Ali won in 8 rounds and regained his heavyweight title after losing it 7 years prior. He employed a new strategy against Foreman, leaning on the ropes to absorb the blows from Foreman until he was tired out.

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9. He was the first boxer to win the world heavyweight title 3 times

Ali won the heavyweight title 3 times in his career. First, he beat Sonny Liston in 1964. Upon his return to boxing, he defeated George Foreman in 1974. For the third chance at the title, Ali defeated Leon Spinks in 1978 after losing his title to him just 7 months earlier. This victory meant he was the first boxer in history to win the title 3 times.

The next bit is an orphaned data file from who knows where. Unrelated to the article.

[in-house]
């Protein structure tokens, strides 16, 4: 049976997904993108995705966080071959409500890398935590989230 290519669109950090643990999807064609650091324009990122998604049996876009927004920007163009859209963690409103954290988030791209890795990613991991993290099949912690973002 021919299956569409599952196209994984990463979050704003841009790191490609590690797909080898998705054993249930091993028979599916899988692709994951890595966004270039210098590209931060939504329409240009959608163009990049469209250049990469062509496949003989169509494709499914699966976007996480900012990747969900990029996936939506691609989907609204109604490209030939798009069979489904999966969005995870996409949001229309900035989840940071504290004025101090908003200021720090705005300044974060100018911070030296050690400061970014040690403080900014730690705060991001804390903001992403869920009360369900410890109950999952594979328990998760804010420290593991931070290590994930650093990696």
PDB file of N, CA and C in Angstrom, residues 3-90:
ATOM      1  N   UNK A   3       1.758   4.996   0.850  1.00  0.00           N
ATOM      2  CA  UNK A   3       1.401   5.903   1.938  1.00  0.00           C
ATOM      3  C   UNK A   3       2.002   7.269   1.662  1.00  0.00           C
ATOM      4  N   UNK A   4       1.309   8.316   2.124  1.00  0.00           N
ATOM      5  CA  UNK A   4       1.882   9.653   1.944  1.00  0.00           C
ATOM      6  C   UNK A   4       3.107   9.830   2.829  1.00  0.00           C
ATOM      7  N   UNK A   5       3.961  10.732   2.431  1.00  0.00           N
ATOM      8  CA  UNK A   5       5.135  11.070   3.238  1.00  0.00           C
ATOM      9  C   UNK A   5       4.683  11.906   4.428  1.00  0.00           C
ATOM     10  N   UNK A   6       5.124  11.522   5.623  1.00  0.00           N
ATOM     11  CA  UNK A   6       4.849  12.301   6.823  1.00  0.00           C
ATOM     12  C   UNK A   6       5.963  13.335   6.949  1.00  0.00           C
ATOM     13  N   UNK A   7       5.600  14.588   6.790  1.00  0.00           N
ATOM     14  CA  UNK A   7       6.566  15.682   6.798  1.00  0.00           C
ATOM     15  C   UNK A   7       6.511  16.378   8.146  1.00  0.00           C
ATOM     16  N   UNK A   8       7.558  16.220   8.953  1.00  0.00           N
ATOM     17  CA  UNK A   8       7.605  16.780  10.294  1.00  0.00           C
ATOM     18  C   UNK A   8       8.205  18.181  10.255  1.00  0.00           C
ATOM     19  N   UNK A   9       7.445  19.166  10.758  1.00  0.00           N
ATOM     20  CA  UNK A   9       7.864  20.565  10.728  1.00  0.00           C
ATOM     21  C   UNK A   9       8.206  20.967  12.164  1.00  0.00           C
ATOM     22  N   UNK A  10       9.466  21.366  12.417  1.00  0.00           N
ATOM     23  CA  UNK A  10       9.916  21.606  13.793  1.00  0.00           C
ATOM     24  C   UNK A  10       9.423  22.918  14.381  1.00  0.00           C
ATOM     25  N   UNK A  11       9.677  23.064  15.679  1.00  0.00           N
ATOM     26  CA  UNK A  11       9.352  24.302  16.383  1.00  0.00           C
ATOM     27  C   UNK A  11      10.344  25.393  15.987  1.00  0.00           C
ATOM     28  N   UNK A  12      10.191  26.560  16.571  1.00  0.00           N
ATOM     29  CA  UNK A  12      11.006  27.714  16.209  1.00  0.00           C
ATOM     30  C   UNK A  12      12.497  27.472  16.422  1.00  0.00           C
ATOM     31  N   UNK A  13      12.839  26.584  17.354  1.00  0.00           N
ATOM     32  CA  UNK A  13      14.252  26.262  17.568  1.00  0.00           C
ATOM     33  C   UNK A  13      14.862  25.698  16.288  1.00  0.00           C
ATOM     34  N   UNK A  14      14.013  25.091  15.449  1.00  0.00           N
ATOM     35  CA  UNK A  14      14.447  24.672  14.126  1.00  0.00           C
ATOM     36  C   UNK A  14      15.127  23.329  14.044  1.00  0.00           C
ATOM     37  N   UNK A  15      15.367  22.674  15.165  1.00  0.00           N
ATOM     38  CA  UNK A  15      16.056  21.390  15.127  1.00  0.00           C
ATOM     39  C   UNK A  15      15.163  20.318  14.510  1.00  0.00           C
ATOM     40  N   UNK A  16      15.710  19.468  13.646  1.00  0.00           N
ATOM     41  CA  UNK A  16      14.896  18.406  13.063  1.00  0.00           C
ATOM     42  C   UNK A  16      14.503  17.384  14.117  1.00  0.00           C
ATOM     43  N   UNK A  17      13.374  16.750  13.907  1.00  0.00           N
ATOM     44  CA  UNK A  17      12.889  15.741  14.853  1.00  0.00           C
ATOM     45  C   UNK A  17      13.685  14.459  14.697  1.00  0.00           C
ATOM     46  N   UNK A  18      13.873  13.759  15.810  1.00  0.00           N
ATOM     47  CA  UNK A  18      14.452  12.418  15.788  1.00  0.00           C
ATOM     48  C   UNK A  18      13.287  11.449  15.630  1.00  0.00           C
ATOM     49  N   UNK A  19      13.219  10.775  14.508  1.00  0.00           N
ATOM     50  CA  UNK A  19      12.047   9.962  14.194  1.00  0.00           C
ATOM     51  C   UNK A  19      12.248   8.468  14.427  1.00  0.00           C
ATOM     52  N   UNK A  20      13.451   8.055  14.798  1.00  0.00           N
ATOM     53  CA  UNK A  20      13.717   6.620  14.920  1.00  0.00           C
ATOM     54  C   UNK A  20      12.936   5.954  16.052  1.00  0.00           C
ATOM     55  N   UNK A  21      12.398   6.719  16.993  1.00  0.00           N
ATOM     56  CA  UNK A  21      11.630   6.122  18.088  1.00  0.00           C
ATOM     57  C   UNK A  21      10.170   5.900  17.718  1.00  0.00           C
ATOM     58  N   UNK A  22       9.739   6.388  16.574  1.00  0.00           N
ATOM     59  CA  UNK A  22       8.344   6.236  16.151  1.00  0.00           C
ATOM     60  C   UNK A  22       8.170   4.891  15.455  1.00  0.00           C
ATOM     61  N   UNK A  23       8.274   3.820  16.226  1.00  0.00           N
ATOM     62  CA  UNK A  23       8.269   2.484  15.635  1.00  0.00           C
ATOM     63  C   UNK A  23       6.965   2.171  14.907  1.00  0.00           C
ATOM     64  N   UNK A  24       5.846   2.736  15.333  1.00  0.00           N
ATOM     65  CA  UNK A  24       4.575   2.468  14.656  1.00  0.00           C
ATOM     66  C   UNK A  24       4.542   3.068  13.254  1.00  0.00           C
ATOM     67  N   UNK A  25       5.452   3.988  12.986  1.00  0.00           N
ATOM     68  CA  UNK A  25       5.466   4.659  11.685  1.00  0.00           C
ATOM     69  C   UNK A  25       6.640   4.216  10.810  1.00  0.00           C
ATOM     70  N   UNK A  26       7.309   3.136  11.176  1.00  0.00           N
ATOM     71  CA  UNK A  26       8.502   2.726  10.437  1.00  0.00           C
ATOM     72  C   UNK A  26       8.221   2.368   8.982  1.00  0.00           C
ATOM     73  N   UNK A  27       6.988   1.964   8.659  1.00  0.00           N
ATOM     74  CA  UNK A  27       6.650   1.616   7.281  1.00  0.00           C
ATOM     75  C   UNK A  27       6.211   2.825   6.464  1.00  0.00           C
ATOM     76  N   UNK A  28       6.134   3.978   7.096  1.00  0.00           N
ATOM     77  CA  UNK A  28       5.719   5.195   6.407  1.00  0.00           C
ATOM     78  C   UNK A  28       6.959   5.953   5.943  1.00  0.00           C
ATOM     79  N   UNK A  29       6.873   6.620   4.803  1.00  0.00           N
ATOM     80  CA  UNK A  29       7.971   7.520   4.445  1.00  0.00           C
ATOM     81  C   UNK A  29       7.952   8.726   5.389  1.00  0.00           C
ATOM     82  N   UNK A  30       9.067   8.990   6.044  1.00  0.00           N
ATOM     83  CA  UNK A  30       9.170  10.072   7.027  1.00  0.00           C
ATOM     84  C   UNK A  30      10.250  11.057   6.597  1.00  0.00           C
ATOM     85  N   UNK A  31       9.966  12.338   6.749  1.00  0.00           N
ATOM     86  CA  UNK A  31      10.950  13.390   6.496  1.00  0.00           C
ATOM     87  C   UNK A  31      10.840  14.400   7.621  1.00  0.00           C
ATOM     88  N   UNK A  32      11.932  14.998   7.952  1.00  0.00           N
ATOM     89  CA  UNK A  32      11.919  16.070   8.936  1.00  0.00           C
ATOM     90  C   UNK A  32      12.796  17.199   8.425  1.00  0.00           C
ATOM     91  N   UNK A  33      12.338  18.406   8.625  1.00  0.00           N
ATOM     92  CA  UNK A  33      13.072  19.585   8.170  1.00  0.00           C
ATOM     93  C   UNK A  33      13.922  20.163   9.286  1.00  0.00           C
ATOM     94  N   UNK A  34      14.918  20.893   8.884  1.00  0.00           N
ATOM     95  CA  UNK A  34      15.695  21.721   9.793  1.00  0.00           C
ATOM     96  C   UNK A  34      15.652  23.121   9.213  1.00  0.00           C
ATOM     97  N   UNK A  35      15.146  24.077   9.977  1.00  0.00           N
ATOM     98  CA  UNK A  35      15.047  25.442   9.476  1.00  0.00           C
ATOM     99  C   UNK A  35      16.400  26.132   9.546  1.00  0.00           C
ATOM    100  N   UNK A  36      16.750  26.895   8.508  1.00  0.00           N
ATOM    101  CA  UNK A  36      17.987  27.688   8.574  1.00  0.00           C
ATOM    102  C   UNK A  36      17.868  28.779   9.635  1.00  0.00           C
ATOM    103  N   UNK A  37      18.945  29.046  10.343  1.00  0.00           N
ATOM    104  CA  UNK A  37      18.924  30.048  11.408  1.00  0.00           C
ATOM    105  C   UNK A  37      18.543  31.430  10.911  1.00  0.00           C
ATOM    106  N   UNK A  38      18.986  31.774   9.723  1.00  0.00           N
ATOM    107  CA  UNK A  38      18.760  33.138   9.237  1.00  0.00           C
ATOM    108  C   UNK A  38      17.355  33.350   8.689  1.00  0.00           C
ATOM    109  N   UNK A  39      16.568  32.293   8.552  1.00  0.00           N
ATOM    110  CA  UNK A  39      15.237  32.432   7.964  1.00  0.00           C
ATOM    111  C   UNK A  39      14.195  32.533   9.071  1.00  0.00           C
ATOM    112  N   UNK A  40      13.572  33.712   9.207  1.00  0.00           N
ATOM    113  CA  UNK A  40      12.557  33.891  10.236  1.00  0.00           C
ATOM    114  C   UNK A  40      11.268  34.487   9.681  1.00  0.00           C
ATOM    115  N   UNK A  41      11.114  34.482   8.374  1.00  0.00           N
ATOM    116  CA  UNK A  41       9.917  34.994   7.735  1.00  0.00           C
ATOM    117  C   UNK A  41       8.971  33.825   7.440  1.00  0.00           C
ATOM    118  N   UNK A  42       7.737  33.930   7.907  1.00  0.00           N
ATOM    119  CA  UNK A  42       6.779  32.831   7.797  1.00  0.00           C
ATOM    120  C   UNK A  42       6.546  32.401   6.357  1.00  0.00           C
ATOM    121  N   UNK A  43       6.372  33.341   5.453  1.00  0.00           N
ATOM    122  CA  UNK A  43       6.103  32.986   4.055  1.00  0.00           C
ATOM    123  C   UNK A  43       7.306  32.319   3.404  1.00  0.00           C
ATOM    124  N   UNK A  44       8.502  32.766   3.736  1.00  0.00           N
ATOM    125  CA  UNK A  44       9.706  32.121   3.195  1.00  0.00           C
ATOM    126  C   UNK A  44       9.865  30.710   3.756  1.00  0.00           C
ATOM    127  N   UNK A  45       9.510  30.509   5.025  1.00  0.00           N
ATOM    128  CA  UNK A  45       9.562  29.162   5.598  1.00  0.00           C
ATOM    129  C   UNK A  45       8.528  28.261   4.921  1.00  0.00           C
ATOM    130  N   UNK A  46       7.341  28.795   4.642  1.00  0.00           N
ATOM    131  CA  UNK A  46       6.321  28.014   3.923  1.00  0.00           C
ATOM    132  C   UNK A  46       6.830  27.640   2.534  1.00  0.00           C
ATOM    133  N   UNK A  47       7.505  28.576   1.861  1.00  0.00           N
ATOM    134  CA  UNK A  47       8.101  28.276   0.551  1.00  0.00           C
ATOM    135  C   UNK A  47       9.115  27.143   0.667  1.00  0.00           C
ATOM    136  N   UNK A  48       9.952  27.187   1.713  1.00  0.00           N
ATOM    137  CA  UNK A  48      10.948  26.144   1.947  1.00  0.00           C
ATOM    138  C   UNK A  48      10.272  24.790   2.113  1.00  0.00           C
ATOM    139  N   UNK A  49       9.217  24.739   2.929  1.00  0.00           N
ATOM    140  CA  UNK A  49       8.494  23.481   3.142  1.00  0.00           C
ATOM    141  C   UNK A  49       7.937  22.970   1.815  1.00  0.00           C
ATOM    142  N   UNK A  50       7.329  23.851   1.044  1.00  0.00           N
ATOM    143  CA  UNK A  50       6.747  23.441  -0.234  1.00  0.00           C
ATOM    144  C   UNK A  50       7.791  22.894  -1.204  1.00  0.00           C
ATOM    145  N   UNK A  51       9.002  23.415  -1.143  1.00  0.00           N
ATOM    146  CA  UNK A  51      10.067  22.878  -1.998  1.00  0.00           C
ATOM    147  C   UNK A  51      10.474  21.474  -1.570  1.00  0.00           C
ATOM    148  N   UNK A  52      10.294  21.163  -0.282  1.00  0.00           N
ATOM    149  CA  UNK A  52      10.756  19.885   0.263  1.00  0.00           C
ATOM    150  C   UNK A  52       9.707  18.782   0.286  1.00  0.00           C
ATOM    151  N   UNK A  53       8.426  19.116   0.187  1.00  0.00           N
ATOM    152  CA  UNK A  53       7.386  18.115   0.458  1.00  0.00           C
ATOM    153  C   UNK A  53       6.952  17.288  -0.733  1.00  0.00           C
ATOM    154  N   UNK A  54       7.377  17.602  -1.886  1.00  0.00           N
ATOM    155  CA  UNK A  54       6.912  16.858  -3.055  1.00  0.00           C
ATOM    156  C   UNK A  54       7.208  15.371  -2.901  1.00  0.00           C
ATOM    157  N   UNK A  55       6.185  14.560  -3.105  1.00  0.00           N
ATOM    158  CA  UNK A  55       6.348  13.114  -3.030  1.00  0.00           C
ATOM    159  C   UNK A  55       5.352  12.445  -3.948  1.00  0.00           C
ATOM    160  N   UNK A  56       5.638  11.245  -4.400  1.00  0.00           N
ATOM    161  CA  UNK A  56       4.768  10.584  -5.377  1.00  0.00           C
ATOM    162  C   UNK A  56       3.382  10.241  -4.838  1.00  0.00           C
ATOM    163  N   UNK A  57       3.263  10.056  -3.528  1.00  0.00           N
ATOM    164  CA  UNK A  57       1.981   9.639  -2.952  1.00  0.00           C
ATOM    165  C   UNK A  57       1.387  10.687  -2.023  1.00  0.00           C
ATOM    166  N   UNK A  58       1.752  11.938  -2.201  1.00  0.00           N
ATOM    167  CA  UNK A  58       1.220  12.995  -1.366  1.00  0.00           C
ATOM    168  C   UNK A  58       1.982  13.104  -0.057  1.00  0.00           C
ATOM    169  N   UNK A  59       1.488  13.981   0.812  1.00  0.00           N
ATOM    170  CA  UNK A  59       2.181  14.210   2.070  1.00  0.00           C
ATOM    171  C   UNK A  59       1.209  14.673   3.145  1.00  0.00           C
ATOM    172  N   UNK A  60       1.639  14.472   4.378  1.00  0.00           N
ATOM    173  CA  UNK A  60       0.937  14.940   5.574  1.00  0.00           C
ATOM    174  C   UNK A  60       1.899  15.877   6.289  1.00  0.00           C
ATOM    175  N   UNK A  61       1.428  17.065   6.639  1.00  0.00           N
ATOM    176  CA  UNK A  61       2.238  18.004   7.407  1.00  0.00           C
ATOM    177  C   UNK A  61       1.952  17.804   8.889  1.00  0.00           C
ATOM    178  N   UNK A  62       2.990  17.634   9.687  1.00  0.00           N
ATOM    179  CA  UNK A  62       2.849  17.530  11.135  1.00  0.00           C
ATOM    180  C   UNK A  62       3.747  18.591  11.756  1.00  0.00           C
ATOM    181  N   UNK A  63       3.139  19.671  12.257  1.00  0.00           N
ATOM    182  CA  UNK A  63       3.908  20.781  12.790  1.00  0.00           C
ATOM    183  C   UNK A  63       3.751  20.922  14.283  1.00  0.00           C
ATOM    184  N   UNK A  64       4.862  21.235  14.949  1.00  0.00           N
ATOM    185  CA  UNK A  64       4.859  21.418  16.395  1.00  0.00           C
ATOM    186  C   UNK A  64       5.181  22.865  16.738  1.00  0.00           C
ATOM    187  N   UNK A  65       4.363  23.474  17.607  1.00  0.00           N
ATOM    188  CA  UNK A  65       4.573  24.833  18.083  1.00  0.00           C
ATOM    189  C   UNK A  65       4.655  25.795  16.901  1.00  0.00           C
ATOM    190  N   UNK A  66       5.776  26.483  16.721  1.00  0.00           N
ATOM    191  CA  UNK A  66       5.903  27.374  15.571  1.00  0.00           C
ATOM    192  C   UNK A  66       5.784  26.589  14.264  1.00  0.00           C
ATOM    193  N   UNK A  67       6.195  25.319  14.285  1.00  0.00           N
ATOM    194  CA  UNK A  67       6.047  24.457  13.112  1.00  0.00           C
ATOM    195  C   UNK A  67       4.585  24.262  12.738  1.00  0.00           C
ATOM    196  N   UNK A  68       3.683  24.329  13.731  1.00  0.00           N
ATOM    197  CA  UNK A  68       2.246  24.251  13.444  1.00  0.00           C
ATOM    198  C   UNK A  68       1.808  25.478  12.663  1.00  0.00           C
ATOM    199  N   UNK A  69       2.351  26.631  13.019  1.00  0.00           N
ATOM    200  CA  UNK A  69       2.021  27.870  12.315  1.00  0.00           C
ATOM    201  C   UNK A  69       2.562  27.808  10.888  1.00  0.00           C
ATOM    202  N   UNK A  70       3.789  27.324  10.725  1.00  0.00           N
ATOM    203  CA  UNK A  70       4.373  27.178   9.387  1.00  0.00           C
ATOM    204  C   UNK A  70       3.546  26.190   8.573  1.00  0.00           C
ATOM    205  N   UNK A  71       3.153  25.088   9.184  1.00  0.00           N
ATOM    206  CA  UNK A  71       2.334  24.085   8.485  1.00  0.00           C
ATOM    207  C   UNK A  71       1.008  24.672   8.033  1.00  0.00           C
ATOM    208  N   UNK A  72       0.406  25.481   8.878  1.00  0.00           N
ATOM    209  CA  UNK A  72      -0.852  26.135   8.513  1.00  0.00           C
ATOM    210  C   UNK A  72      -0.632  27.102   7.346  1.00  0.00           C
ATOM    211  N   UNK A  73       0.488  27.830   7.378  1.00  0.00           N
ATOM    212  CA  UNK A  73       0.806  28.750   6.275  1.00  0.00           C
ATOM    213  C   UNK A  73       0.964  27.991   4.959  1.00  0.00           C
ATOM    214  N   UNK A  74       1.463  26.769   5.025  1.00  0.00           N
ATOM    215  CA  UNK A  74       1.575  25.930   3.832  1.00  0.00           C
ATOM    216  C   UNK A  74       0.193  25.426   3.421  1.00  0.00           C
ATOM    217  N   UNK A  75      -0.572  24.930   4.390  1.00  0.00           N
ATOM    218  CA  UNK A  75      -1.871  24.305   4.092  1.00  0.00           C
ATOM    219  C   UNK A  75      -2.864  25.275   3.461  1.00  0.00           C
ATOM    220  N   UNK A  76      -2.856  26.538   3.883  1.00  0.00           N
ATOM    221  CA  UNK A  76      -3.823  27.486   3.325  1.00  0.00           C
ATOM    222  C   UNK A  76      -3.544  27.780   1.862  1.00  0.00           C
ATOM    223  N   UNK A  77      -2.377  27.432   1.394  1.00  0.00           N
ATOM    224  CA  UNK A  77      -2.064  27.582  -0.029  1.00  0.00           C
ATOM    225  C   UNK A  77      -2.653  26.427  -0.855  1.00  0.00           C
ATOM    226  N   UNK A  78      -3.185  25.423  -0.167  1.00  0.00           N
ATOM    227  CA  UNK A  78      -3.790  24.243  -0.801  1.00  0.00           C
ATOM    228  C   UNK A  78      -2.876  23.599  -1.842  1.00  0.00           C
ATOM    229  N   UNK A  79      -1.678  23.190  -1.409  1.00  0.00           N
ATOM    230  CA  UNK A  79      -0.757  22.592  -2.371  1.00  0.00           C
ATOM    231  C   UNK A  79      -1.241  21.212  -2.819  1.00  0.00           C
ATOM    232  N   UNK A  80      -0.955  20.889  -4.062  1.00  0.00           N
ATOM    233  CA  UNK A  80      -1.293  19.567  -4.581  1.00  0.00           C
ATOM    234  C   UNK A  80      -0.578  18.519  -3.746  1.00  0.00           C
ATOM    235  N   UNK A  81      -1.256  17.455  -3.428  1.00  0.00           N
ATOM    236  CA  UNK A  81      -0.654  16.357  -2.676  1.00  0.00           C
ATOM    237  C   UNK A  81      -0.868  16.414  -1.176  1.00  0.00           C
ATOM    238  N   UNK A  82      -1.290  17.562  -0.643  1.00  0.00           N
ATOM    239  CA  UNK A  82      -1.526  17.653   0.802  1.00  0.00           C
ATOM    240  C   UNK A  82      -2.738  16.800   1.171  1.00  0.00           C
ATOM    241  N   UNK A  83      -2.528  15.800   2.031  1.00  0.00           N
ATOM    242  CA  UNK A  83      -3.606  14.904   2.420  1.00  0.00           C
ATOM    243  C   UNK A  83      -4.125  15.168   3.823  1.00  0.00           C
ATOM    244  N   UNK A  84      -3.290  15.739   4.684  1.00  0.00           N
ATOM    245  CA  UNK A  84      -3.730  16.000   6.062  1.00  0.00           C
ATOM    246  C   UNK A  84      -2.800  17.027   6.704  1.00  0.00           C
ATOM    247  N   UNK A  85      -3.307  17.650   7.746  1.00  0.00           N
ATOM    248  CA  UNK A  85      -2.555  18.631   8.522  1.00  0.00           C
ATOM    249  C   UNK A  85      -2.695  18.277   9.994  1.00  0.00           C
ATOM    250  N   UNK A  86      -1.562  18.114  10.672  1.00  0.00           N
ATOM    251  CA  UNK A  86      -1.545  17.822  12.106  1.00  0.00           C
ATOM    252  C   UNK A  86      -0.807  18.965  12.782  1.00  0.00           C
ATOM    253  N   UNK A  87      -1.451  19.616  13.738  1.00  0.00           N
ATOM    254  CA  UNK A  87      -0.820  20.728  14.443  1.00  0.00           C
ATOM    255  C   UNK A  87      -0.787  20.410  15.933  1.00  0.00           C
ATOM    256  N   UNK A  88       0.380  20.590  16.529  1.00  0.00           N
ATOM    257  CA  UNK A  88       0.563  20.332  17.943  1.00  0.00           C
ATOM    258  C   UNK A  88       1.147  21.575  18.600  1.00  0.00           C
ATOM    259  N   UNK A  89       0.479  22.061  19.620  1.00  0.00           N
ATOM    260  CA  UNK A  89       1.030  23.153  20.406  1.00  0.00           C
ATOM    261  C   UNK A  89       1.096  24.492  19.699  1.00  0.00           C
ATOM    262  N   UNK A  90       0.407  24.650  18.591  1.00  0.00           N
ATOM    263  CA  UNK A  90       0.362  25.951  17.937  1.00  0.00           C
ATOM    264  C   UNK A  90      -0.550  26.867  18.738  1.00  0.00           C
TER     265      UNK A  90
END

10. He was diagnosed with Parkinson’s disease at age 42

President George W. Bush Embraces Muhammad Ali, 2005 Recipient of the Presidential Medal of Freedom.

Image Credit: Wikimedia Commons

Ali retired from boxing in 1979, to briefly return in 1980. He would retire for good in 1981 at age 39. At age 42, he was diagnosed with Parkinson’s disease after showing signs of slurred speech and slowness. Nonetheless, he still made public appearances and travelled around the world for humanitarian and charitable causes.

In 2005, he was awarded the Presidential Medal of Freedom. He died of septic shock as the result of a respiratory illness in 2016.

Shannon Callahan